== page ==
Tax Strategy for Your Highly Appreciated Primary Residence

By R.W. Bowlin

Primary residence home ownership has long been supported by the Federal Government. Homeowners benefit from tax incentives such as the mortgage interest deduction and lending programs like the FHA First Time Homebuyer Program. Additionally, the IRS Section 121 exemption allows homeowners who have experienced appreciation in the value of their home to realize up to $250,000 (if a single taxpayer) or $500,000 (if married-filing-jointly) of appreciation tax-free. What an incentive that is!

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Most US homeowners will never come close to exceeding their Section 121 exclusion, but we live in the Puget Sound and at times it seems our property values play by different rules than most. According to an August 2017 Zillow Research report, Seattle is home to 22 “million-dollar neighborhoods” - 9 of which were added in 2017 alone. In Seattle, there are thousands of homeowners who would exceed their Section 121 exclusion of $250,000/$500,000 if they sold their home today.

Long-Term Capital Gains and often the Net Investment Income Tax are applied to any appreciation above the exempt amount, resulting in an effective tax rate as high as 23.8% and quite possibly a significant tax bill, even with the exclusion. However, with some foresight and planning, it is possible for owners of highly appreciated primary residences to receive $250,000/$500,000 of cash proceeds and defer all taxes by combining a Section 121 exemption with a 1031 tax-deferred exchange.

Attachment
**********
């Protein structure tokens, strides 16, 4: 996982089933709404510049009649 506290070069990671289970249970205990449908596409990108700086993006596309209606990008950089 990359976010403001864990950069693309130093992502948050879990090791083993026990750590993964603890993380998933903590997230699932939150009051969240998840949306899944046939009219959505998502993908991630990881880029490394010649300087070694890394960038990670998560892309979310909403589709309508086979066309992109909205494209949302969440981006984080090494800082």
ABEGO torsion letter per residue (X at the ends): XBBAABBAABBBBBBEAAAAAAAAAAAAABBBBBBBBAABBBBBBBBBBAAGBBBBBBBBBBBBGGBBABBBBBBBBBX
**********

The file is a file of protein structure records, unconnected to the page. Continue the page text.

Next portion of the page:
The steps for this combination tax strategy are as follows:

  • The home must be the designated primary residence of the owner/taxpayer for two of the last five years preceding the sale.
  • The home must be rented out in an “arm’s length” transaction (meaning market rates and not to immediate family) for generally the year preceding the sale.
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  • Upon the sale of the home, a desire to perform a 1031 exchange must be noted and included in the Purchase and Sale Agreement.

  • Different than a standard 1031 exchange where all sales proceeds must go directly from escrow to the Qualified Intermediary, the seller can withhold cash up to their Section 121 exclusion amount of $250,000 or $500,000 depending on filing status.

  • Standard 1031 exchange guidelines are then applied to the remaining funds held by the Qualified Intermediary.

Most homeowners are not aware of this very viable approach, however, the opportunity to extract liquidity and defer taxes makes it a very attractive strategy. Many investment property owners we work with reside in King County neighborhoods that have appreciated significantly over their ownership years. A strategy such as this can be an extremely effective tax-deferral option as owners consider downsizing their primary residence or relocating either locally or outside the area.

Roger W. Bowlin, President of Real Estate Transition Solutions, LLC, provides exit strategy analysis, execution, income and equity replacement options for investment property owners. If you have questions relating to your investment property ownership, please email him at:  RWBowlin@RE-Transition.com or call (206) 755-7068.

**This article was published in the October 2017 - RHAWA "Current" the monthly publication of the Washington Rental Housing Association.